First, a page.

Los Angeles Mayor Antonio Villaraigosa has signed a package of ordinances that include legislation requiring hotels near Los Angeles International Airport (LAX) to pay their service workers a “living wage.”
The legislation, which extends the city living wage law to airport-area hotels along the Century Boulevard Corridor in Westchester, will require the hotels to pay service workers $9.39 per hour with health benefits or $10.64 per hour without.
Two other ordinances in the package will enable workers to keep their jobs for at least 90 days after a hotel changes ownership, and will require the hotels to pass along all service fees automatically charged to clients for large events directly to the service workers.
After the Los Angeles City Council gave final approval to the package of ordinances Wednesday, November 22nd, Villaraigosa signed them into law Monday, November 27th.
“It’s only fair that the workers who labor to keep these hotels and our economy humming are paid a decent living wage,” Villaraigosa said. “It is simply the right thing to do. These are fair and decent measures that I believe will enhance the service along the Century Corridor.”
Los Angeles City Councilman Bill Rosendahl, who represents the Westchester area in the 11th Council District, agreed with the mayor, saying the laws will help improve the working conditions for employees of the LAX-area hotels.
“I applaud Mayor Villaraigosa for signing this historic and important legislation,” Rosendahl said. “Living wage is the right thing for the workers, the right thing for hotels and the right thing for Los Angeles.”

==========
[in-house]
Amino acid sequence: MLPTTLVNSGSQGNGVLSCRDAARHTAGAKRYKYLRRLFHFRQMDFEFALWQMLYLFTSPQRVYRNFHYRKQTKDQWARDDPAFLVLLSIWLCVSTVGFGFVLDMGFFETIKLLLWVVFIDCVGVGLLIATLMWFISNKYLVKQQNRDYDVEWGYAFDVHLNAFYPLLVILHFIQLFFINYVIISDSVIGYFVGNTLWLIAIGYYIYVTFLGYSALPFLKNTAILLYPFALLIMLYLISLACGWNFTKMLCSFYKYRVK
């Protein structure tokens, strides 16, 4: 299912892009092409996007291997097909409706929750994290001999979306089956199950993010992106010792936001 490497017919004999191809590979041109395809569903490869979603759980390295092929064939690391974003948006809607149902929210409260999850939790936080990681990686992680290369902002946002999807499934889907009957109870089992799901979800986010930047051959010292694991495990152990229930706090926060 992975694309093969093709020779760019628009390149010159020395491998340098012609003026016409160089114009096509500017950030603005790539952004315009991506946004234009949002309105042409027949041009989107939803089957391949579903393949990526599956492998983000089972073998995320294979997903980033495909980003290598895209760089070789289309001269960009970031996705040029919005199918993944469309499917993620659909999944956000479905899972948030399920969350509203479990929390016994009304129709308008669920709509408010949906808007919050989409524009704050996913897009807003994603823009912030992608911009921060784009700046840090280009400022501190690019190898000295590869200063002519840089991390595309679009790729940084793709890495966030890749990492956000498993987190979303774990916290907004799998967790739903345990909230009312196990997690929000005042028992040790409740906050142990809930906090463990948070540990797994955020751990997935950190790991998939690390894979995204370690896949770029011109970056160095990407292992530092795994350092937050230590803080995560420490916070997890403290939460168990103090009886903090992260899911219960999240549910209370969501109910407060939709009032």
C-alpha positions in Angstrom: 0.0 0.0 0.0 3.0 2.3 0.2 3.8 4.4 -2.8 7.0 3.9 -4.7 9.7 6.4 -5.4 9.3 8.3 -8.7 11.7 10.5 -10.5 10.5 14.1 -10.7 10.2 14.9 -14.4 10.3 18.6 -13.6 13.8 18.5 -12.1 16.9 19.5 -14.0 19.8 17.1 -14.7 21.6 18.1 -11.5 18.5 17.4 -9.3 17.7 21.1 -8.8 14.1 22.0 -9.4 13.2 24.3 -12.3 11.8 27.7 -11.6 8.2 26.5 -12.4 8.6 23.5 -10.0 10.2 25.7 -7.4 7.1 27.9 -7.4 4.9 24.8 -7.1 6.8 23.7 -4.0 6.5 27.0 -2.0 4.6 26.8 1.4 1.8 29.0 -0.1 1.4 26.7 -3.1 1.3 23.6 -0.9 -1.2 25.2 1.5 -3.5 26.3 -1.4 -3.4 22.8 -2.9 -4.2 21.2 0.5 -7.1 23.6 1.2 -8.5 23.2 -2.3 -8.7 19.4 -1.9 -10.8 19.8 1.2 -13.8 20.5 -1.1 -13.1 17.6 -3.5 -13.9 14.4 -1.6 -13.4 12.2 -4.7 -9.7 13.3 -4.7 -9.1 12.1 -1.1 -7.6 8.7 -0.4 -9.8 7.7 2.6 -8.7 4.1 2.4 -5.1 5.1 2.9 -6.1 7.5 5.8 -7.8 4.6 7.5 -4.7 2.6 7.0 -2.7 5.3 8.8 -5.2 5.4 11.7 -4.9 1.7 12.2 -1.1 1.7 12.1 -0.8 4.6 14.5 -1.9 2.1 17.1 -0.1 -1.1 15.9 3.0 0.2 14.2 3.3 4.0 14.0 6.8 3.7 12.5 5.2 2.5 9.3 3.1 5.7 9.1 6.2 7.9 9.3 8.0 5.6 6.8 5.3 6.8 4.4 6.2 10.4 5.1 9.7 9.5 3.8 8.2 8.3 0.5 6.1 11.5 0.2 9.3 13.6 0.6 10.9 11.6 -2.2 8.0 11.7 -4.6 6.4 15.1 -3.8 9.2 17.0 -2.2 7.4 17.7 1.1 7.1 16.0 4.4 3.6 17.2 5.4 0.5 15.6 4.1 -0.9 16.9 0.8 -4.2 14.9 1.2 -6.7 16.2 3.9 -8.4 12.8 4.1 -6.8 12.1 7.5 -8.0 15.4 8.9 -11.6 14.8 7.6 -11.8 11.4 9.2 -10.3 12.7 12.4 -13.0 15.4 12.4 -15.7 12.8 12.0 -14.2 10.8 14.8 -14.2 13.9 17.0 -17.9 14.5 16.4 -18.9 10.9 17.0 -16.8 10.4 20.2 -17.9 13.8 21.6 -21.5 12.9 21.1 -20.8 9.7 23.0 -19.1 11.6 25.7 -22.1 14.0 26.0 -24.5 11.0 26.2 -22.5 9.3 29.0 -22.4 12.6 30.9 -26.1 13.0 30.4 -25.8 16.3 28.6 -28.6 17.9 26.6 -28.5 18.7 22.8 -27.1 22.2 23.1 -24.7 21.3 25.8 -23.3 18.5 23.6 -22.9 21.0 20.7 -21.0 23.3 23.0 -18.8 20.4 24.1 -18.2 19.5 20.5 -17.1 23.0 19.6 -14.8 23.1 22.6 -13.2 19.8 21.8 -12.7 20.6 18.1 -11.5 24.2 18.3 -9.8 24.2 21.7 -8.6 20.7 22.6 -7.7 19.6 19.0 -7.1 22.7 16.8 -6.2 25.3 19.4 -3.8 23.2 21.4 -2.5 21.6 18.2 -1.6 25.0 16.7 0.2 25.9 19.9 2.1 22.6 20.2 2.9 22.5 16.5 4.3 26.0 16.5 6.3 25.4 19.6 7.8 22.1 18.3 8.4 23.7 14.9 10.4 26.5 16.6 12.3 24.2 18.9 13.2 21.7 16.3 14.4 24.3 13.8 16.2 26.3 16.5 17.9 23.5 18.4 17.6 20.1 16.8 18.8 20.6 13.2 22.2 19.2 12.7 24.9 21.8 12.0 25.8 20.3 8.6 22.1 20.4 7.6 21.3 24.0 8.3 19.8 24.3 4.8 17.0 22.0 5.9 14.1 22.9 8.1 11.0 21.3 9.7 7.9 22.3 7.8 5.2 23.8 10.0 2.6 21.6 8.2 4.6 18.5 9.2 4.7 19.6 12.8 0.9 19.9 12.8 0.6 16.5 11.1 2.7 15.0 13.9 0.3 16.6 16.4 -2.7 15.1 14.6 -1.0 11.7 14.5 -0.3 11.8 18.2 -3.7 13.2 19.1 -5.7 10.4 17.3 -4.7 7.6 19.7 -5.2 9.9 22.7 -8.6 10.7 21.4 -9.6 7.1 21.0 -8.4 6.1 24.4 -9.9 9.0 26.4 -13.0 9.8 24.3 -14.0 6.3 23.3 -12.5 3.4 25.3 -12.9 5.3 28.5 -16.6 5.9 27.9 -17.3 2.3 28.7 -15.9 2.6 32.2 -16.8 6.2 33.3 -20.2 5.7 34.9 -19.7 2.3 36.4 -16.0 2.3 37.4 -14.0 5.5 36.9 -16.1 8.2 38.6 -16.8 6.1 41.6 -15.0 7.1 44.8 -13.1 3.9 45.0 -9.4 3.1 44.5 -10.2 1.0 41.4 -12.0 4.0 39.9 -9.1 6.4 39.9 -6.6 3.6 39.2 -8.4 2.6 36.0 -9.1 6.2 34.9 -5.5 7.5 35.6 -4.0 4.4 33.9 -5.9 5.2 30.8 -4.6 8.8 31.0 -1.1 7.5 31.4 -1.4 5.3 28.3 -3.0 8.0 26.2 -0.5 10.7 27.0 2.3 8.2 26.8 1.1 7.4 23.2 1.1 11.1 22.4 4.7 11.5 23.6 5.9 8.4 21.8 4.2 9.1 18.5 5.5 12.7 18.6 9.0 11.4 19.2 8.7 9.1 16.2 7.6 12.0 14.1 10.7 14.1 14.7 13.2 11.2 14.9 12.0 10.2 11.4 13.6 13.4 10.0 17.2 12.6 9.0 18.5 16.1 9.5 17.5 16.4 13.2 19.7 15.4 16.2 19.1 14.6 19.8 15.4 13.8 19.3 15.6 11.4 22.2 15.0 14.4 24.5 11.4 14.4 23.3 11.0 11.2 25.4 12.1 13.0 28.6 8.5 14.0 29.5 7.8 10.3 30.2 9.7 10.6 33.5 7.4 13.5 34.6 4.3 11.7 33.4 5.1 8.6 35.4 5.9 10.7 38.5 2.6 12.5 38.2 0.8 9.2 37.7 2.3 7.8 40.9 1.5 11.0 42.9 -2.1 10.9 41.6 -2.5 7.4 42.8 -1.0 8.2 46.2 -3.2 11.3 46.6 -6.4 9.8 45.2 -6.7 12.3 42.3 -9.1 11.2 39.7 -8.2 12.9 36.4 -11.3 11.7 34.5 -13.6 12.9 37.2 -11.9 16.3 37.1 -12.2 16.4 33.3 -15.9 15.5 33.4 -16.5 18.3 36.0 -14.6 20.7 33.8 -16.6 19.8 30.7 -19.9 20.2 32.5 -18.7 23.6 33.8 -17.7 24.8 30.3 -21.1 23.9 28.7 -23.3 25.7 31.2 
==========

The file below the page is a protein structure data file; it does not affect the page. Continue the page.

Hotel industry and business groups have opposed the new legislation, arguing that it improperly extends the city’s living wage law and other provisions to private sector employers that don’t have contracts with the city.
“We see this as a brand-new minimum wage for the City of Los Angeles,” said Mike Pfeiffer, executive director of the Hotel Association of Los Angeles.
The law will not only affect the hotels in the Century Corridor but any of the businesses that provide guest-related services at the hotels, he said.
Pfeiffer said the Hotel Association plans to challenge the living wage requirement of the new ordinance package through a voter referendum.
The association expects to move forward in the signature gathering process and has about 30 days to get nearly 50,000 signatures to qualify for a voter referendum, he said.
“We expect to make use of that time to reach out to voters,” Pfeiffer said.
The new living wage ordinances are scheduled to go into effect Saturday, December 30th, but if enough signatures are received for a referendum, the laws would be delayed until after the next citywide election in March.
The Hotel Association has not “ruled out” challenging the ordinances through a lawsuit, but the group is currently pushing for a referendum because there is only a “short window” of time to do so, Pfeiffer said.
When he signed the ordinances into law, Villaraigosa said a strong economy and fair treatment of the workforce should go “hand-in-hand.”
“It’s time for the city to come together and recognize that we cannot truly prosper unless all of our communities prosper,” Villaraigosa said.